Having just moved here from California, Daniel knows that Atlanta remains a bright spot for black America, where deep economic inequalities have also made way for a blossoming black middle class and a powerful black political class that leads a global powerhouse city. As it always has, the black barbershop holds a unique place in the social fabric of the city.

For his part, Trump described Atlanta as “horrible” and “crime-infested” in a spat with Rep. John Lewis (D) of Georgia, a Freedom Rider who led the march from Selma to Montgomery for voting rights – and suffered a fractured skull during a police attack. The war of words with the civil rights icon was one of numerous clashes between the president and notable black Americans, from war widows to lawmakers.

But such Trumpian outbursts, Daniel says, are just a play for a racial stalemate that benefits only the political parties.

What really matters, he argues, is Trump’s focus on the economy, including tax cuts and rolling back regulations that help both large and small businesspeople. Such moves can uniquely help minority entrepreneurs. The Kauffman Foundation found in 2015 that 40 percent of entrepreneurial enterprises were minority-owned, compared with only 23 percent two decades earlier.

Daniel has also started a small company, PEACE, aimed at selling inspiring merchandise to Millennials.

“From [Trump's] radical speeches, that's just his opinion,” he says. “But business-wise he is a great man, and he allows you to be better for your own self. If you are only looking into the negative you are going to stay still and that is where you are going to be at. But [Trump] gave me motivation to do for myself. He lets you know you can change your aspect around.”

By screwing up their eyes at his cheerleading, Daniel’s barbershop friends suggest the young entrepreneur may be too willing to let Trump off the hook for presidential behavior that the Kerner follow-up report labels “racist” – a view held by 57 percent of Americans, according to an Associated Press poll.

But when it comes to the role of economics over politics in building racial equality in the US, Daniel may have a point. The last sustained era of economic progress for black Americans was the late-1990s economic boom, when unemployment hit rock bottom. “The most important policy [to reduce racial inequality] is to maintain a very tight economy,” writes Joseph Stiglitz, a Nobel-prize winning economist at Columbia University, who wrote the Kerner Report update. “The benefits of this and the growth that it brings about far outweigh any deficits that might be experienced to support it or any inflation that might be engendered.”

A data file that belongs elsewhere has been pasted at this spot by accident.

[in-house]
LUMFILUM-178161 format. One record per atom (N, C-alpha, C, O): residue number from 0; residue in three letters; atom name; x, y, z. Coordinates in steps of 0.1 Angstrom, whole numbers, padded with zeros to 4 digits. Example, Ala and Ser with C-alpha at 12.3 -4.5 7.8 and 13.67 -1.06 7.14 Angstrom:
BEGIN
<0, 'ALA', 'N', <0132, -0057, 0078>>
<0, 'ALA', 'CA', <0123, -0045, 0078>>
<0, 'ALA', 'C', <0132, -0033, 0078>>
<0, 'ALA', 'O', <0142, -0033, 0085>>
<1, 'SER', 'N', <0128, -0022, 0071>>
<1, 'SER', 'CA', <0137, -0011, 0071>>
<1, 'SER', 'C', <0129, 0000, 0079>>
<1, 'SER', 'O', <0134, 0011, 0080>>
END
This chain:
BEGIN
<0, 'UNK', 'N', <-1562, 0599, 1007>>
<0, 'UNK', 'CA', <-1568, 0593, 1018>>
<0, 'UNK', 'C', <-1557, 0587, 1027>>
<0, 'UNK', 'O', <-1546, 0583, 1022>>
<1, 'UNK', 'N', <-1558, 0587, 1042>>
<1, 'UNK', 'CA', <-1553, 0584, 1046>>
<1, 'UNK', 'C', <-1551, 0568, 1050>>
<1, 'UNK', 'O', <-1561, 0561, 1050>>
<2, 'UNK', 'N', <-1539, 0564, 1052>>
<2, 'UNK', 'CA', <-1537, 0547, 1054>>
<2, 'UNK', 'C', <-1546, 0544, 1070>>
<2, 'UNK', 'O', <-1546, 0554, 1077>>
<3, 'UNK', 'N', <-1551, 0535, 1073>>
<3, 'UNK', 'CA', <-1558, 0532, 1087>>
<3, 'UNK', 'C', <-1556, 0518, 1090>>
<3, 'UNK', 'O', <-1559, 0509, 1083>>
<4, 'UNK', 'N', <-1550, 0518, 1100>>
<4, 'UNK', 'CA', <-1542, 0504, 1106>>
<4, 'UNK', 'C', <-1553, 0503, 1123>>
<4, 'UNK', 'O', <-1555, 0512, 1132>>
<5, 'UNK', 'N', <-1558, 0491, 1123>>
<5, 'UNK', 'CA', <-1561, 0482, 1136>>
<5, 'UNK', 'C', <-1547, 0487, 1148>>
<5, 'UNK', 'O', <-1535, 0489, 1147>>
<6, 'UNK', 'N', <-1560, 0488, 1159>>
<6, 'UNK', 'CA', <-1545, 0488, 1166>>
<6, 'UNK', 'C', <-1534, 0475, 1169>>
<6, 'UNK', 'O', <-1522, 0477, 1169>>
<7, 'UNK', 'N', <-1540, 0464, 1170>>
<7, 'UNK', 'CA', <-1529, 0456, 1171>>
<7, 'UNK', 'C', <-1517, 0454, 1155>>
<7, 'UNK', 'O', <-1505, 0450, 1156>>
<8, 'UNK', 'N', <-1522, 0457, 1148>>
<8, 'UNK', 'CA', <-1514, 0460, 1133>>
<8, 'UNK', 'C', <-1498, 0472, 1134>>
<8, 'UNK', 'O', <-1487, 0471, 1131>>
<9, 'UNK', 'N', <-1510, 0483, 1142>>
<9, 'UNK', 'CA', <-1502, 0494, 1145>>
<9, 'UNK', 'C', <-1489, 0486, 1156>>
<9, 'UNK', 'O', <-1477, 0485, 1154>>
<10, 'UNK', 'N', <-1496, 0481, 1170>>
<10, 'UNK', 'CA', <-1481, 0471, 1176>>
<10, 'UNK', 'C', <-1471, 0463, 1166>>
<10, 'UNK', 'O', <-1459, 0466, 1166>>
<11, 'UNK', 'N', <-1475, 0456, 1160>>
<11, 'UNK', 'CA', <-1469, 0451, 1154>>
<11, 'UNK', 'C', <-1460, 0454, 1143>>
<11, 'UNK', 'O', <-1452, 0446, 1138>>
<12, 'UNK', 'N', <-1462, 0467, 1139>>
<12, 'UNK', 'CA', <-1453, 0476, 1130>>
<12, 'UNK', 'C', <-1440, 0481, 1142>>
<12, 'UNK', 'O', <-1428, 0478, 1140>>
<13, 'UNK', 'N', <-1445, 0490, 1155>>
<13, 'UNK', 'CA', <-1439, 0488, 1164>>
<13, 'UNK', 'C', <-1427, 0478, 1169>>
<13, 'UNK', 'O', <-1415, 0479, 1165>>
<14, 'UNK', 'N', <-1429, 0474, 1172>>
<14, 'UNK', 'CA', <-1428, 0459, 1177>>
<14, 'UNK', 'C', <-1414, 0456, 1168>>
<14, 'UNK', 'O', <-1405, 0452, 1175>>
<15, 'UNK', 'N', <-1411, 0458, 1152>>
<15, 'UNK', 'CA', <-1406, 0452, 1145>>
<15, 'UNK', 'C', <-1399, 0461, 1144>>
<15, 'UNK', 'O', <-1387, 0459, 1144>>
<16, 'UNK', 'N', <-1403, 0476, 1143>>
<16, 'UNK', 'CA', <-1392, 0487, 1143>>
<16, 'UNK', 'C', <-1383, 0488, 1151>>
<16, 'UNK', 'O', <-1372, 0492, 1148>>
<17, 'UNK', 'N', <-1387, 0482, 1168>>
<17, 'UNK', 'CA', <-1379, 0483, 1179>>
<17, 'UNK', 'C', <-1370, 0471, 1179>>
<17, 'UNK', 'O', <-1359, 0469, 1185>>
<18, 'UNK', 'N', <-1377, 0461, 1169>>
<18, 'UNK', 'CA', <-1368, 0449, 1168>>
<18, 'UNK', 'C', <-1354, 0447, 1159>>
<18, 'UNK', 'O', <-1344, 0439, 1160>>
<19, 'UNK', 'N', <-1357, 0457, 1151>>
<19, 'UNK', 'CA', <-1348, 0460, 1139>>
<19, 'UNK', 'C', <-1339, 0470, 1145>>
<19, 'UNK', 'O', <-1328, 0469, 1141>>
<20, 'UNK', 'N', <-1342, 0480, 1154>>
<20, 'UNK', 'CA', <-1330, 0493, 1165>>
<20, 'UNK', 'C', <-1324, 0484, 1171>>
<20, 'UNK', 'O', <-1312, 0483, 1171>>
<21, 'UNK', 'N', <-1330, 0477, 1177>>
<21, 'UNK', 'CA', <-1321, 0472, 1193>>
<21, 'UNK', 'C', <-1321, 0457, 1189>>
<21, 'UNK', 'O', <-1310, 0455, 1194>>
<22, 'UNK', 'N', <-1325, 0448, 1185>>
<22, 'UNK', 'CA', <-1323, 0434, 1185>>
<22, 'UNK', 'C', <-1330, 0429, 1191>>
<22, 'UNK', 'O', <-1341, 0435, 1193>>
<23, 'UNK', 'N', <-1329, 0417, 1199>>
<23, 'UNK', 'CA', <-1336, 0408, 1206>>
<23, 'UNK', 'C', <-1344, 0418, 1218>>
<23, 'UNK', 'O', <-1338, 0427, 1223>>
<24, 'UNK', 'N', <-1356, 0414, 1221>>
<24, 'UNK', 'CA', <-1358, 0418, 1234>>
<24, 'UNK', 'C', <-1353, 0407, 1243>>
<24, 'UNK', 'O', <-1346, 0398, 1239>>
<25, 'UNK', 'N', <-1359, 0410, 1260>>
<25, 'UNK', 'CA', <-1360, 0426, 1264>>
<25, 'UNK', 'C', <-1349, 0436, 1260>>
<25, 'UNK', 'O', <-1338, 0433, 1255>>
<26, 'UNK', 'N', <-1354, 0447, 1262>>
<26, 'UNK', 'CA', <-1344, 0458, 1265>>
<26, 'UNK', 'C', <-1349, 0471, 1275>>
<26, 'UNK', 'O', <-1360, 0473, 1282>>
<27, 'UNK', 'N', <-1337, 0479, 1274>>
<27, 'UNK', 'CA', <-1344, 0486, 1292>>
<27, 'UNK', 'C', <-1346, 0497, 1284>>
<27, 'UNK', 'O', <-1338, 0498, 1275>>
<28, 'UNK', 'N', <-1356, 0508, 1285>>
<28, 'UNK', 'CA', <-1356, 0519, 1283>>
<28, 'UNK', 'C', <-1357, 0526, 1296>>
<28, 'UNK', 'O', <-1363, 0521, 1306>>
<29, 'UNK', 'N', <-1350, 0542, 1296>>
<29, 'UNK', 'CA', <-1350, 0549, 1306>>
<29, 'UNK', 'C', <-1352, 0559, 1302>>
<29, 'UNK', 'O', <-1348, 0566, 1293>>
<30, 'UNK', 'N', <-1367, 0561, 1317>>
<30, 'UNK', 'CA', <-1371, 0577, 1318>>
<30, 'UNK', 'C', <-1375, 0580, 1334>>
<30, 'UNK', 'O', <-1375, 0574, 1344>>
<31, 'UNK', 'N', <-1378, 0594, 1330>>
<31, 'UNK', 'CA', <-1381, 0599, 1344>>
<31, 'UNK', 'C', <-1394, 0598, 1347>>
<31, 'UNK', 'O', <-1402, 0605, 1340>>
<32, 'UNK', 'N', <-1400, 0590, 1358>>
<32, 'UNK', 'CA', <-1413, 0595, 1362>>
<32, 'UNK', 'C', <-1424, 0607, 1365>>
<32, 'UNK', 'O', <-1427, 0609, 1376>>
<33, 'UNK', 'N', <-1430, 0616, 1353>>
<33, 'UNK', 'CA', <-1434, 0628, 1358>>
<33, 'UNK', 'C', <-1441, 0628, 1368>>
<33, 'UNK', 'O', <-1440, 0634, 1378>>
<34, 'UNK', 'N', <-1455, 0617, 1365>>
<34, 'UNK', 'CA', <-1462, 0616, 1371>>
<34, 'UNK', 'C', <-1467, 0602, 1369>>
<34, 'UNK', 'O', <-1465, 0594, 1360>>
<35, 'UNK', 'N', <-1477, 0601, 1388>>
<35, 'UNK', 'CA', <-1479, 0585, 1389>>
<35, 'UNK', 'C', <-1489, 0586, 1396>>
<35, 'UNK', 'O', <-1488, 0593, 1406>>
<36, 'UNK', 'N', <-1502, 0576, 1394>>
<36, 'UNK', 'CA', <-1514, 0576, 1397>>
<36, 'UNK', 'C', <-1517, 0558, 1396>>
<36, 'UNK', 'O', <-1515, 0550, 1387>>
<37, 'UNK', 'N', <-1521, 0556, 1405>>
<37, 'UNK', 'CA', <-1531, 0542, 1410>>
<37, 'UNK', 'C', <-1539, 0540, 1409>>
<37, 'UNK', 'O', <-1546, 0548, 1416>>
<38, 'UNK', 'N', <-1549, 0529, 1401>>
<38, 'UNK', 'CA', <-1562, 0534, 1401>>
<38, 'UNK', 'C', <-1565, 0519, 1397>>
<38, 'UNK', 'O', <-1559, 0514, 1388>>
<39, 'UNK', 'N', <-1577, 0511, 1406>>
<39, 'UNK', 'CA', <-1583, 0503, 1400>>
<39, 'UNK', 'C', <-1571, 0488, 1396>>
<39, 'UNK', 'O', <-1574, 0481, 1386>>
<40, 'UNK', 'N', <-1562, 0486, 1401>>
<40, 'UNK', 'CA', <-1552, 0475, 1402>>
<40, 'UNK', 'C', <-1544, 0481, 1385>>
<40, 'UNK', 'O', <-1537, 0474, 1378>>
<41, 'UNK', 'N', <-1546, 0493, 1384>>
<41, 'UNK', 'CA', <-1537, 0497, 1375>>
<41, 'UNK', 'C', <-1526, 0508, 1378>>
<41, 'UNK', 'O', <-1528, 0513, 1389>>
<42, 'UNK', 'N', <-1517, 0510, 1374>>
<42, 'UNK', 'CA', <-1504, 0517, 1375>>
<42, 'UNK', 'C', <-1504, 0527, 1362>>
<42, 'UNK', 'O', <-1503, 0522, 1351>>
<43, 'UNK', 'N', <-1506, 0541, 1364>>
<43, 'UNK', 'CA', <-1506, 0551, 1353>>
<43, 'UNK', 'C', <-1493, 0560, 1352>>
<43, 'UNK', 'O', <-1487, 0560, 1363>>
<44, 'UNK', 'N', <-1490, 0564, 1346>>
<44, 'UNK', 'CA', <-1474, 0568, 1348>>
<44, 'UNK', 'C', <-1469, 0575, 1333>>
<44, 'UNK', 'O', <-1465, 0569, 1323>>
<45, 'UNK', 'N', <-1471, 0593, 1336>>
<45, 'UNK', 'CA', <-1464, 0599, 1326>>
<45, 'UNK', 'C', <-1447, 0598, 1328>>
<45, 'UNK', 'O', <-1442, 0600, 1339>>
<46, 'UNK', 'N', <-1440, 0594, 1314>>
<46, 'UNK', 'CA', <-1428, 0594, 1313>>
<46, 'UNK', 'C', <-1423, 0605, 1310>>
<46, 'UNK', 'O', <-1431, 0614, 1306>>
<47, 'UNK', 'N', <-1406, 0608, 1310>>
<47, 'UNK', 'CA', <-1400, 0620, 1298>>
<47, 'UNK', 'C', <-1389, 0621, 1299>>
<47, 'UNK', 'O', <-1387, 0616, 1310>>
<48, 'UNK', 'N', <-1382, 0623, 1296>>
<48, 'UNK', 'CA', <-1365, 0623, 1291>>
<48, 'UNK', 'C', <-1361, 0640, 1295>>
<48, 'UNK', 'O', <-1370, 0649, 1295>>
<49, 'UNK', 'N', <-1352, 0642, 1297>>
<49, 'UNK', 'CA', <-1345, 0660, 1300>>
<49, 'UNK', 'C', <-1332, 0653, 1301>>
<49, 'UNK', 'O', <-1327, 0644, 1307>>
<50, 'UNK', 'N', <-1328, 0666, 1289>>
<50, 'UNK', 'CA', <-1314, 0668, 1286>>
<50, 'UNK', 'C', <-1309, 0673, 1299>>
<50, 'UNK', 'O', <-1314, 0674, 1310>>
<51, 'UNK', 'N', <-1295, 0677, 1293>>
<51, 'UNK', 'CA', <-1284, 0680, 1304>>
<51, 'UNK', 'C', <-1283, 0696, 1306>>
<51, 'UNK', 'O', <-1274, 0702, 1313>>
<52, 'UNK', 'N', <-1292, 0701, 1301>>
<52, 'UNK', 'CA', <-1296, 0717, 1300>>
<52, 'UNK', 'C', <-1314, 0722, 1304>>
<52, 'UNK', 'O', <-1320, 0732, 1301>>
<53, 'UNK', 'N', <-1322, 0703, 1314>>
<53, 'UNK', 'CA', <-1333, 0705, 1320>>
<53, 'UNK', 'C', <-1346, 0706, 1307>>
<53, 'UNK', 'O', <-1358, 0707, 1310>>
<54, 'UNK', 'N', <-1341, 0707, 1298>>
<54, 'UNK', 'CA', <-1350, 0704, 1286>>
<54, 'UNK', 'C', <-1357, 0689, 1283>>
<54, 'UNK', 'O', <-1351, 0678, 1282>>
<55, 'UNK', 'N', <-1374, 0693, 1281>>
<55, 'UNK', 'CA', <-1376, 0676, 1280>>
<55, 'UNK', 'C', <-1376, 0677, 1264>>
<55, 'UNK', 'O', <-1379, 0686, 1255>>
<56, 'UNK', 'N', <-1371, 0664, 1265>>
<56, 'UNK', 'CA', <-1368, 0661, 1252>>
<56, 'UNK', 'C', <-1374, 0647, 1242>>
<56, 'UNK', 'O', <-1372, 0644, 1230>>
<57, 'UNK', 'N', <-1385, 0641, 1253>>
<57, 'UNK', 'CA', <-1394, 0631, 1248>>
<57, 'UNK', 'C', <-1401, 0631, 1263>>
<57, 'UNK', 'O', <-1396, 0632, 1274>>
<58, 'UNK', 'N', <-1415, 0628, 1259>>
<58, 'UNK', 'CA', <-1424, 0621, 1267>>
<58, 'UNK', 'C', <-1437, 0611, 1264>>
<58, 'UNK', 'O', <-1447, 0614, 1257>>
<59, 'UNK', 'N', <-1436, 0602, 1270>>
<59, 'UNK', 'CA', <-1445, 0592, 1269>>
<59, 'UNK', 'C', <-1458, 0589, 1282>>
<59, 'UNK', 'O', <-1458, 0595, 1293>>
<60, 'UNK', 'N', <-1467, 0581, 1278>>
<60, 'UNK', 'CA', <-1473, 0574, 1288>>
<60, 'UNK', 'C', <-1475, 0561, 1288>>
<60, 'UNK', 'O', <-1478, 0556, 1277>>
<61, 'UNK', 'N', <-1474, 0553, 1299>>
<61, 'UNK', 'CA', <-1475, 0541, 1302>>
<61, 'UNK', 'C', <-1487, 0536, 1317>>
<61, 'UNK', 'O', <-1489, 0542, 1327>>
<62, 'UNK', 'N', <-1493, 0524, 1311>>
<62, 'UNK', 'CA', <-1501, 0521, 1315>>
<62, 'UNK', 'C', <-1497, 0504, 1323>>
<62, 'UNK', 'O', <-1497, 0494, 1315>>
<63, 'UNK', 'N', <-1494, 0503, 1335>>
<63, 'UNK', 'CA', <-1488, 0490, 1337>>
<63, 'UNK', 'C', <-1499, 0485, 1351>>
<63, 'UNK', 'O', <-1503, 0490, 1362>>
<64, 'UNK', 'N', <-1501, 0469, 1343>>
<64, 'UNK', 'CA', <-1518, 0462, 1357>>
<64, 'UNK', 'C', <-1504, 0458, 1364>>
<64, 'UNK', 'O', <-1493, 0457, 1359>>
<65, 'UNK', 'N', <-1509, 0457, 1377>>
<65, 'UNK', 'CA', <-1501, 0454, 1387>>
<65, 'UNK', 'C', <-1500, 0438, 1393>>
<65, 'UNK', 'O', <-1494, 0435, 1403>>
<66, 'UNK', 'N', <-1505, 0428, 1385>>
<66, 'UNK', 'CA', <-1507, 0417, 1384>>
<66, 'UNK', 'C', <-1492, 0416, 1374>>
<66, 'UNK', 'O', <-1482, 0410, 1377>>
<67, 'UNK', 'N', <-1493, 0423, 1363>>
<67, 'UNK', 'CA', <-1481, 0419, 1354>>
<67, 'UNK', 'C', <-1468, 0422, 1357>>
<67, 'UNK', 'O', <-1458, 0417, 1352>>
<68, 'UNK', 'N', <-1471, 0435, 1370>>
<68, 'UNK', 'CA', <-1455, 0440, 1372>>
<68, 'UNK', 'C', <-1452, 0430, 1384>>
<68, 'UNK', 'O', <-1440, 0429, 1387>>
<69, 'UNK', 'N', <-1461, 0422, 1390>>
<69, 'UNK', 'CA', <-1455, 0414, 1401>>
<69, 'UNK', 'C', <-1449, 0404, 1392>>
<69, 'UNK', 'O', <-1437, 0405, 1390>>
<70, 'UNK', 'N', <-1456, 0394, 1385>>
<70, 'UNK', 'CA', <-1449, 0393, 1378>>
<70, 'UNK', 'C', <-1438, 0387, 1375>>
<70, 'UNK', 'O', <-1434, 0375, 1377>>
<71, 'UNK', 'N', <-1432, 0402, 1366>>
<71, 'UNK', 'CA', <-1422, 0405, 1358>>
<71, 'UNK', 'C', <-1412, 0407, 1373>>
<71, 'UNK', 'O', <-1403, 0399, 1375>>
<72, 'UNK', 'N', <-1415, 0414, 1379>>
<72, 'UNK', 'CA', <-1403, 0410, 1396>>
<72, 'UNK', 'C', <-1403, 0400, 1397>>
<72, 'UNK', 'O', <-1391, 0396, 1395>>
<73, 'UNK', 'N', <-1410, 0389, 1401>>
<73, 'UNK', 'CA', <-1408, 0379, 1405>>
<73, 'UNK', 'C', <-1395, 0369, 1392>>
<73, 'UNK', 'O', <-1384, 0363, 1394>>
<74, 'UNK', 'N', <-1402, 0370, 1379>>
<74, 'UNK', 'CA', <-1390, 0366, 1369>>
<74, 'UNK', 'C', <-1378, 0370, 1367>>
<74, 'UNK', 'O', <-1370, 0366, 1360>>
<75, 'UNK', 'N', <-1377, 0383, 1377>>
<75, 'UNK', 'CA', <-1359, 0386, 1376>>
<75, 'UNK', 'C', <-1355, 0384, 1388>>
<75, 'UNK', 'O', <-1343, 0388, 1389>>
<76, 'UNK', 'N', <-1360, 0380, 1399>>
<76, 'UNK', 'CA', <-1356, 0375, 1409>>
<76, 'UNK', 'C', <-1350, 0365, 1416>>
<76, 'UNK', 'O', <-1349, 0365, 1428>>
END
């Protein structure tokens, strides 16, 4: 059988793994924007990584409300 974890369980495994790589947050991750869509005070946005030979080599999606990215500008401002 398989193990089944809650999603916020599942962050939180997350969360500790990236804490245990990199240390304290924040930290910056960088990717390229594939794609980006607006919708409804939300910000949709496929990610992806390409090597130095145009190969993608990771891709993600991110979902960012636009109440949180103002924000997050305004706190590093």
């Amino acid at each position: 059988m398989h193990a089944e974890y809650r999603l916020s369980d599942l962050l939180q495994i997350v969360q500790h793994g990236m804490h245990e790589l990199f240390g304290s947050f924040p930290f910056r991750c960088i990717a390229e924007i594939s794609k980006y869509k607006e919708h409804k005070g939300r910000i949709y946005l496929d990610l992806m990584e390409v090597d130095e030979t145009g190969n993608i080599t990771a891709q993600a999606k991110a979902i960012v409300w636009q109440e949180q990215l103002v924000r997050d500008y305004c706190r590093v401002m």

The report cites a government shift from fighting a war on poverty in the 1960s to the war on drugs in the 1980s as inflaming racial rancor and braking progress.

In that vein, Attorney General Jeff Sessions has re-focused attention on mandatory minimum sentences for drug crimes and other policies, such as civil forfeiture for people even suspected of crimes, that many critics say is a throwback to policies that fell hardest on black males, and which have in the past reverberated hardest through the black community.

Stephon Clark was just buried last week in Sacramento, Calif., and US police continue to kill black men at higher rates than whites. But the number of unarmed black men killed has dropped in the wake of increasingly ubiquitous body cams and justice reforms initiated by the Obama Department of Justice. Those gains are now in flux, some policing experts say, as the Trump administration reels back oversight of police departments.

“What the election has brought to bear is how the attorney general has all these ... reaches and influences that can then shape the conversation,” says Robert Patterson, chair of Georgetown University’s Department of African American Studies, in Washington. “It is important to make visible and clear how these things that people take for granted as being detached from government are very much tied to the government. And it is invisibility that makes this power even stronger.”

There is “an argument that people who voted for Trump divorced his economic message from his xenophobia,” says Patterson. “They actually did not divorce it from that. They made a couple of different choices that are subtle, but that in essence reflect how racism and economics are constituted by each other.”

But for some economists, that frustration with government prescriptions may itself be shortsighted. After all, they argue, the free market offers black Americans the potential for the greatest gains – particularly as it forces employers to take a fresh look at marginalized workers and, in the process, confront and perhaps overcome stereotypes.

Shaw Temple straddles two worlds.

Ann Hermes/Staff
Rev. Eldren Morrison of Shaw Temple A.M.E. Zion Church makes announcements during Sunday worship service on Jan. 28 in Smyrna, Ga. After the service, Mr. Morrison says the Trump era has sparked emotions ranging from despair to determination in his flock. At the same time, he notes, he has never seen his congregation so galvanized. 'I don’t see outrage [in the black community], I see unrest,' says Morrison.